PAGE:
LumberJocks

Routed Bowls

  • Advertise with us
Project by cincywoodworker posted 08-31-2009 04:02 PM 3931 views 10 times favorited 8 comments Add to Favorites Watch

These bowls or serving trays are routed with the CMT Bowl & Tray System Bit Set. For the round serving tray, I used two pieces of 8/4 walnut on the outside, two 4/4 strips of curly maple, and then a 8/4 hard maple inside. After the blank was glued and surfaced. I drew the pattern onto the top of the blank and used a forstner bit in my drill press to remove most of the waste. After most of the waste was removed I double sided taped the template to the to and routed the tray shape. To make the rounded external edge, I made a small circle that would snuggle fit in the dip portion of the tray and used a router and trammel to define the outside edge with a half inch straight bit. I then bandsawed close to the edge and cleaned up the bowl circumference with a bunch of passes with different patten bits in my router table. I sanded the interior and exterior of the tray with lots of hand sanding and then used a round-over bit in my router table to ease all edges. I didn’t have any tearout that was not easily removed.

What I would do different is to define the circumference of the bowl with the router and trammel before removing the waste so that I had a better center point that didn’t wobble. Then finish removing the waste and routing the interior of the tray before finishing the exterior of the tray.

The trays on the right are hard maple on the bottoms and purple heart on the top. I took my hand at making my own templates so that I could affix the template to the top of the bowl and routing the inside and outside of the bowl without moving the template. I followed essentially the same procedure as before.

On these bowls I had lots of tear out in both the purple heart and the hard maple, from both the round-over and the straight pattern bits. You can see a hint of the tearout in the picture. I was so pissed I couldn’t see straight by the time I was done, and most of the tear out wasn’t able to be removed without scrapping the project. What did I do wrong? Any suggestions would be appreciated.

-- Grant, from Northern Kentucky





8 comments so far

View mcoyfrog's profile

mcoyfrog

3269 posts in 2280 days


#1 posted 08-31-2009 05:58 PM

Nice job, on these. As far as tearout both species are very hard as i’m sure your aware so keeping the bits as sharp as possible is the biggest thing, then taking smaller amounts of material out each pass helps too. Sometimes it just happens and there is nothing you can do but change the design around the tearout.

I had a scroll saw blade break across the top of a piece once and it just hammered a bunch of craters in it. So after i was done being bummed out, i grabbed my dremel and turned them into a cool celtic design.

Anyway hope that helps, have a good one..

-- Wood and Glass they kick (well you know) Have a great day - Dug

View degoose's profile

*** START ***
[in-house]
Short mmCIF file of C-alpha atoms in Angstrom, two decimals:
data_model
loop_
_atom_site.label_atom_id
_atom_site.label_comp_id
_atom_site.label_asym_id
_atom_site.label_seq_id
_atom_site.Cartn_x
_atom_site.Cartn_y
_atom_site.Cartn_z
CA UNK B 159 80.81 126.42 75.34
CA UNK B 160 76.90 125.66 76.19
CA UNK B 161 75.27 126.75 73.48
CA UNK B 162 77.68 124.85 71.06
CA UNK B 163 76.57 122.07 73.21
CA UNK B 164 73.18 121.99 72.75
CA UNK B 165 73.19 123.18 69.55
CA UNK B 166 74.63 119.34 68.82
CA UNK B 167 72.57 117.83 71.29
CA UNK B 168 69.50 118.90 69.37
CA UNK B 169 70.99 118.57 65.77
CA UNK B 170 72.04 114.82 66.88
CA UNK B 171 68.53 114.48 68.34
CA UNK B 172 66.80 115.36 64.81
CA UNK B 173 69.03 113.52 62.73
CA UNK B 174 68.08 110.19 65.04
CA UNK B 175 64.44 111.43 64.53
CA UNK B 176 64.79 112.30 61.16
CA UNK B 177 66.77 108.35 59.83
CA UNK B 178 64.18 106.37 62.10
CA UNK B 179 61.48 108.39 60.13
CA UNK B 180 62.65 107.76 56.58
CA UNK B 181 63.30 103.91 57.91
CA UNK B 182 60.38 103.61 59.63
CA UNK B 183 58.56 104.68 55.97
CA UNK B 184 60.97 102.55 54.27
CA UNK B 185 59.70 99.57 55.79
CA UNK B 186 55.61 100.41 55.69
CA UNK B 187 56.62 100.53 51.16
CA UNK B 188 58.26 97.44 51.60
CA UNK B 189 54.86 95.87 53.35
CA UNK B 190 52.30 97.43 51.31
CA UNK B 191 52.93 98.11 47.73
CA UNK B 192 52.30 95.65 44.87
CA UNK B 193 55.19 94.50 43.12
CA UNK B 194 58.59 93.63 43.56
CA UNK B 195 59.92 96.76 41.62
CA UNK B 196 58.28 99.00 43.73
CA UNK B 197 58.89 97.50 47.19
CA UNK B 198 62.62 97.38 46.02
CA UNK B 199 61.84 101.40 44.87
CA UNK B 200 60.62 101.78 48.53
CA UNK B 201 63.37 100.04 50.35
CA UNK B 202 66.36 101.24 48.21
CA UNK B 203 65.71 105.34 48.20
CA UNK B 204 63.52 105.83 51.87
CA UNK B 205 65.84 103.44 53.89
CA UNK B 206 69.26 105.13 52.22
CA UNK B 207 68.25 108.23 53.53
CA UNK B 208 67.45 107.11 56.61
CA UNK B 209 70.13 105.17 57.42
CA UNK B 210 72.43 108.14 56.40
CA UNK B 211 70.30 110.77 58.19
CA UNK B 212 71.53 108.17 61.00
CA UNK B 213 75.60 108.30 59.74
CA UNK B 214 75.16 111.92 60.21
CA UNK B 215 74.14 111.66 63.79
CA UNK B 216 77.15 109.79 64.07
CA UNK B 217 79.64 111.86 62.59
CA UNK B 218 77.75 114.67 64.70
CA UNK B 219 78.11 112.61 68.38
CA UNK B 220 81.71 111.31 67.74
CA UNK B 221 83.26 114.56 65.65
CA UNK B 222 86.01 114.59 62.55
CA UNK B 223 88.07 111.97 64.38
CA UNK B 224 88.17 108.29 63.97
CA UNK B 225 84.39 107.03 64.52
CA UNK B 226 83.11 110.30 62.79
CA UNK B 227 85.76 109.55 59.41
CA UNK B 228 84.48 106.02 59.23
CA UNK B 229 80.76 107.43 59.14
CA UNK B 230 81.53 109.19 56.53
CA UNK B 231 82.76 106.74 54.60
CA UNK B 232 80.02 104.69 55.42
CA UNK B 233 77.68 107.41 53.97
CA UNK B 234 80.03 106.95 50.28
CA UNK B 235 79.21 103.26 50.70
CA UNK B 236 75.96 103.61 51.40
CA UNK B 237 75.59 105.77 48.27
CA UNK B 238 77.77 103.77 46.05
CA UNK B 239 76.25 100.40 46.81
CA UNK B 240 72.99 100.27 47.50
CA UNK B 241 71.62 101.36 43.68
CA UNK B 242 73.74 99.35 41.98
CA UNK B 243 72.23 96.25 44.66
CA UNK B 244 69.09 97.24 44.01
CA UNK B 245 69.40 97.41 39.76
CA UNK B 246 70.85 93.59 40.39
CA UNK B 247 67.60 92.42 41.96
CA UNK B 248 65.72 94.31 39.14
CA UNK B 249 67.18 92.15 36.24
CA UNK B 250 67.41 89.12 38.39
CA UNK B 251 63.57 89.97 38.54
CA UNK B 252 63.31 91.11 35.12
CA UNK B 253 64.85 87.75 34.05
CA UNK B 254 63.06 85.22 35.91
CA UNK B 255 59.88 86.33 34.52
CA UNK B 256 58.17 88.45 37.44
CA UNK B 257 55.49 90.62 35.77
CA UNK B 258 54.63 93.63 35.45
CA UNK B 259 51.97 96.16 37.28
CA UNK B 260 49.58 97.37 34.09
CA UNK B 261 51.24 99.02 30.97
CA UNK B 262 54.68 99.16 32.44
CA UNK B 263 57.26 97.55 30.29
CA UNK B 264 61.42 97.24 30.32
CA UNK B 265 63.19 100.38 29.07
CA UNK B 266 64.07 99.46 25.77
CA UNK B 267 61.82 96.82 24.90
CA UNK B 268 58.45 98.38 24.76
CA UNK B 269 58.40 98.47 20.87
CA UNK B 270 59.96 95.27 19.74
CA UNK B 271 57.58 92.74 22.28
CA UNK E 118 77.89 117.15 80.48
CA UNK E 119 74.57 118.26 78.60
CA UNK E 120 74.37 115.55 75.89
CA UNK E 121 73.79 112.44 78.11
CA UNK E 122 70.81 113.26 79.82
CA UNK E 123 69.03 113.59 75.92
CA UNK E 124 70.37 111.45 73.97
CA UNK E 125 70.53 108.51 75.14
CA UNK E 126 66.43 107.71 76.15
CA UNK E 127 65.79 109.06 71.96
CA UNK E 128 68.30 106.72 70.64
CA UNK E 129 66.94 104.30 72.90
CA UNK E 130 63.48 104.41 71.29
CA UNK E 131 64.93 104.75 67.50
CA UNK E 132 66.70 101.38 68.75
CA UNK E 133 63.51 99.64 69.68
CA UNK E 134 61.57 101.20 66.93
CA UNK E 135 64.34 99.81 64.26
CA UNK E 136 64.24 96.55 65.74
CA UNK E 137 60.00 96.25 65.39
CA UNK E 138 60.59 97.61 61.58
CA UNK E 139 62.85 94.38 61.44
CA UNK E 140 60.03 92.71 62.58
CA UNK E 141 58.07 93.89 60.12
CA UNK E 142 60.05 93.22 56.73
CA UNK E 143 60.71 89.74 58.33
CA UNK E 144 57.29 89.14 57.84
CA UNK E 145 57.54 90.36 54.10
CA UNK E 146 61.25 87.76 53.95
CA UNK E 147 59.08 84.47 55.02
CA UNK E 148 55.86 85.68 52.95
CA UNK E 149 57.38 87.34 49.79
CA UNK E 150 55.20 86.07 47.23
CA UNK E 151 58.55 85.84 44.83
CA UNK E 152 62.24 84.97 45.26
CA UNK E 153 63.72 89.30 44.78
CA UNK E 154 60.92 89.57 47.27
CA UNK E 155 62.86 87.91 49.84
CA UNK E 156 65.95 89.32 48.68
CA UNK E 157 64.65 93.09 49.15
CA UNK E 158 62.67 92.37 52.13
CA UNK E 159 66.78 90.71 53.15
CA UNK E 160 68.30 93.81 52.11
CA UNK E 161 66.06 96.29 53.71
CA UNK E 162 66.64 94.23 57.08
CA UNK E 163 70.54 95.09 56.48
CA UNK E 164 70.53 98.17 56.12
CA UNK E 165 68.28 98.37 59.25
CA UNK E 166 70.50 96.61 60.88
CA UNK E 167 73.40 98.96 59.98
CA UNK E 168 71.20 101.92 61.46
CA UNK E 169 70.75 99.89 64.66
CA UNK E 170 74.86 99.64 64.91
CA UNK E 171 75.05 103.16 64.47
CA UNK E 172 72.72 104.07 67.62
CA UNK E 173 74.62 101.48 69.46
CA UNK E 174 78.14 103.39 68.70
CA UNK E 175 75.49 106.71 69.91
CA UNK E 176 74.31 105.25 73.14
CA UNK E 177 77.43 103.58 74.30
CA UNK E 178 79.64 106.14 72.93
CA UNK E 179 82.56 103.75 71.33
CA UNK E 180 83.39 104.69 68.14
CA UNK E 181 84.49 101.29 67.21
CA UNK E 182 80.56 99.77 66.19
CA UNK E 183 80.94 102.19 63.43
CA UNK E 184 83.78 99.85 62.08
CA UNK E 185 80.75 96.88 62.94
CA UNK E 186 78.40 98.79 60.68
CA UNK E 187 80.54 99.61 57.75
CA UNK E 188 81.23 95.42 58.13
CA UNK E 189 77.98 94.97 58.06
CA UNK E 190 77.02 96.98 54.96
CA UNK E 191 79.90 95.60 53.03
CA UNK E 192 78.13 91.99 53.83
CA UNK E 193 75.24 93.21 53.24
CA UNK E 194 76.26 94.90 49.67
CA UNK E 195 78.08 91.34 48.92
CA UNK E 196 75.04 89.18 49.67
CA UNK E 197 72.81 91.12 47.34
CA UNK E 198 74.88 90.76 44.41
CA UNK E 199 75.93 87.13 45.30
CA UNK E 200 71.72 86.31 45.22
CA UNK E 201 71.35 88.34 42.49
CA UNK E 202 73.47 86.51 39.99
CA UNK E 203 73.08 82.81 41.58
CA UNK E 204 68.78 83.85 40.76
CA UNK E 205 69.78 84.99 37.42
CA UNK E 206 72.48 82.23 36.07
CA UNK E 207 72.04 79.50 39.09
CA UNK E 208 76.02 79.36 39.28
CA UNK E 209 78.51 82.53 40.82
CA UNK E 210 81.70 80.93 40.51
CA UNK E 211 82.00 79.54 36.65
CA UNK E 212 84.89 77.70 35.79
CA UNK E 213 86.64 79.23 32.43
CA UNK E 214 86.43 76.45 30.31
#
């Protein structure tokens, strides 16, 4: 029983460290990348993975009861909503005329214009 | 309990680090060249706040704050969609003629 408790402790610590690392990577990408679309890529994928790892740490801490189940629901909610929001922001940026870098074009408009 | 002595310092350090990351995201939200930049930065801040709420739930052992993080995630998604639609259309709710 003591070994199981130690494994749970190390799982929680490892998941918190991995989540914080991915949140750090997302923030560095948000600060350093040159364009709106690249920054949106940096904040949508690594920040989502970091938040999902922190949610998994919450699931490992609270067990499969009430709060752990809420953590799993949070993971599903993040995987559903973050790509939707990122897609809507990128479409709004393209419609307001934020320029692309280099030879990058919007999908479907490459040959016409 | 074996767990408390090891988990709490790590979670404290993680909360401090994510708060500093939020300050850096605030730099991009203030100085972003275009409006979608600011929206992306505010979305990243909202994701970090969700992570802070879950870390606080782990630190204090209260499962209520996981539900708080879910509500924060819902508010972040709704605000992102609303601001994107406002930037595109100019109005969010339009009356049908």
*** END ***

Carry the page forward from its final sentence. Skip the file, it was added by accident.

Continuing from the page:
degoose

7038 posts in 2041 days


#2 posted 08-31-2009 09:59 PM

I like. When routing… I use the bump cut method to avoid tearout. Check out this video by Charles Neil… it is great and works well.

http://charlesneilwoodworking.com/category_player.php?type=1&cat=0&video=bumpcuttin.flv

I hope this helps.
Larry

-- Drink twice... and don't bother to cut... @ lazylarrywoodworks.com.au For lovers of all things timber...

View Dan'um Style's profile

Dan'um Style

13068 posts in 2669 days


#3 posted 09-01-2009 12:36 AM

looks great .. I like ‘em

-- keeping myself entertained ... Humor and fun lubricate the brain

View CreekWoodworker's profile

CreekWoodworker

409 posts in 1984 days


#4 posted 09-01-2009 02:06 AM

Very nice, if I get the time I got to try making one.

-- Mike ...Success is often the result of taking a misstep in the right direction

View scrappy's profile

scrappy

3505 posts in 2116 days


#5 posted 09-01-2009 09:05 AM

Very nice designs and wood choices. Love the colors on the small trays.

Great job.

Scrappy

-- Scrap Wood's the best...the projects are smaller, and so is the mess!

View cincywoodworker's profile

cincywoodworker

41 posts in 1897 days


#6 posted 09-01-2009 03:34 PM

Thanks everyone,

Larry, I enjoyed your video, and I think that may have been a good thing to try, I tried to take small passes but the router bit just seemed to grab into the end grain and cause the tearout. These are going to be gifts at our upcoming wedding so they are just how they are.

-- Grant, from Northern Kentucky

View Innovator's profile

Innovator

3584 posts in 2099 days


#7 posted 09-02-2009 04:26 AM

Good color combo. Nice job.

-- Whether You Think You Can or You Think You Can't, YOU ARE RIGHT!!!

View dbhost's profile

dbhost

5386 posts in 1918 days


#8 posted 05-05-2010 04:27 PM

Sweet…. I gotta try one of those!

-- My workshop blog can be found at http://daves-workshop.blogspot.com

Have your say...

You must be signed in to post the comments.

DISCLAIMER: Any posts on LJ are posted by individuals acting in their own right and do not necessarily reflect the views of LJ. LJ will not be held liable for the actions of any user.

Latest Projects | Latest Blog Entries | Latest Forum Topics

HomeRefurbers.com

Latest Projects | Latest Blog Entries | Latest Forum Topics

GardenTenders.com :: gardening showcase